Heroic Subject of 'Men of Honor' to Speak at Penn College
If an obstacle is placed in your path, Carl Brashear counsels, "Use it as a source of strength; don't take it negatively."
Brashear, the subject of the recent motion picture "Men of Honor," should know. He overcame an accident in which he lost a leg to become the Navy's first African-American Master Diver. He'll discuss his life, his philosophy and the making of the Bill Cosby-produced film when he speaks Tuesday, Sept. 25, as part of the Fall 2001 Lecture Series at Pennsylvania College of Technology.
The program, sponsored by the Student Activities Office at Penn College, begins at 8 p.m. in the Klump Academic Center auditorium. Admission is free, but tickets are required. The public may obtain tickets at the Student Activities information desk in the Bush Campus Center. The desk is staffed Monday through Friday, 8 a.m. to 4:30 p.m.
Brashear, who was portrayed by actor Cuba Gooding Jr. in the motion picture, will offer a program entitled, "The Real Story Behind 'Men of Honor.' " To become the Navy's first African-American Master Diver in 1970, Brashear overcame a crippling injury and other obstacles. He continued to dive after losing half his leg during the recovery of a nuclear warhead in the Mediterranean Sea in 1966.
In 1998, Brashear became one of only seven enlisted men in history to be enshrined in the Naval Archives. A 164-page volume transcribes an oral history of his life and career. He says his father inspired him to find strength in adversity.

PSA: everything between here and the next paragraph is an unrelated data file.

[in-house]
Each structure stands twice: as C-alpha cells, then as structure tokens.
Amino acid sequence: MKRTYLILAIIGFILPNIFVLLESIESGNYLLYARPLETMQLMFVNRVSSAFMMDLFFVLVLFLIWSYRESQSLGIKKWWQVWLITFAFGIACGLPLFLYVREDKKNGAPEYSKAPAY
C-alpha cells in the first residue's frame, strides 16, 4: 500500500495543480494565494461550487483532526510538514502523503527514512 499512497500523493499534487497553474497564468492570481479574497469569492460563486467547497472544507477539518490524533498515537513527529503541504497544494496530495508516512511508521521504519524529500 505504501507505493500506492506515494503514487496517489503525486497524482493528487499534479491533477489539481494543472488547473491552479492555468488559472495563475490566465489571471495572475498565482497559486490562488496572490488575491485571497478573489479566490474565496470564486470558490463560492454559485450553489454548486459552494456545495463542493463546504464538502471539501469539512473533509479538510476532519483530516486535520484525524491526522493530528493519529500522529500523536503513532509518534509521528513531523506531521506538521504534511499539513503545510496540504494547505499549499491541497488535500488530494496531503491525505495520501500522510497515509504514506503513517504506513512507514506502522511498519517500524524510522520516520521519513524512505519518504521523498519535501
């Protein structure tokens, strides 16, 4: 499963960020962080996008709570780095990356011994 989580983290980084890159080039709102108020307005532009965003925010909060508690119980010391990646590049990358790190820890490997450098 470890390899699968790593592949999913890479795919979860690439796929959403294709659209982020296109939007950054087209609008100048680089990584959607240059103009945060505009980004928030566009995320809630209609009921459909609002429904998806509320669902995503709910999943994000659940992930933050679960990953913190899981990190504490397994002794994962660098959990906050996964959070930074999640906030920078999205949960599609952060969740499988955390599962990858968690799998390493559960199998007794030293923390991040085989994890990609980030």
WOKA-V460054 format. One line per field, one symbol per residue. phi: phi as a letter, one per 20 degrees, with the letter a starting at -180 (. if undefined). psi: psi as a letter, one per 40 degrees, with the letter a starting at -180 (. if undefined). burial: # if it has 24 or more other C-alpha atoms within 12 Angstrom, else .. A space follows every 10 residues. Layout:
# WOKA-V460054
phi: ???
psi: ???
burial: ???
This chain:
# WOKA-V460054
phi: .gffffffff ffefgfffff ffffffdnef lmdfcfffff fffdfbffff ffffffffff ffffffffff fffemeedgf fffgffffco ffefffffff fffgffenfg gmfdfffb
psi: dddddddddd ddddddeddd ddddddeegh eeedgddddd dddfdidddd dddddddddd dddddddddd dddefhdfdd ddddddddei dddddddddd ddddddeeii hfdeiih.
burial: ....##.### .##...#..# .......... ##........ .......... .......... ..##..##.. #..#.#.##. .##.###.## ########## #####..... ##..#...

"My father was a strong individual," he said. "He had told me when I went in the Navy to work hard and to be the best. Along the way, I learned that you had to develop thick skin to be a deep-sea diver, no matter what color you are."
You also need the fortitude to endure physical and psychological abuse, Brashear explained.
"I had just a little bit more because I was "colored" during those days they used "colored" and I was the first one there," he recalled.
Brashear says the movie's story line follows his life closely, and accurately, with one exception.
"We only fabricated one scene in the movie," he said. "The scene where the submarine came by and touched my air hose and lifeline that was total fabrication. That was the Hollywood version."
Some valuable lessons are imparted by the film, Brashear says. "The movie is powerful and inspiration," he said. "It will inspire people to work hard and go the distance, whatever the distance may be."
He said the message he wants to share most during his lectures is: "If you work hard, dedicate yourself and maintain a positive attitude, and if you don't look for instant gratification, you can reach your goals and you can reach your dreams. I just stress don't look for instant gratification. You got to dedicate yourself and continue to educate yourself for bigger and better things, and work hard in life."
One thing that has changed since his early days in the Navy, Brashear said, is the status of race relations in America.
"We have made significant progress in race relations," he said. "Of course, we have more work to do to have a level playing field. But I think today, if you work hard, respect people even if they disagree with you and do your job, they might not like you, but they can't stop you."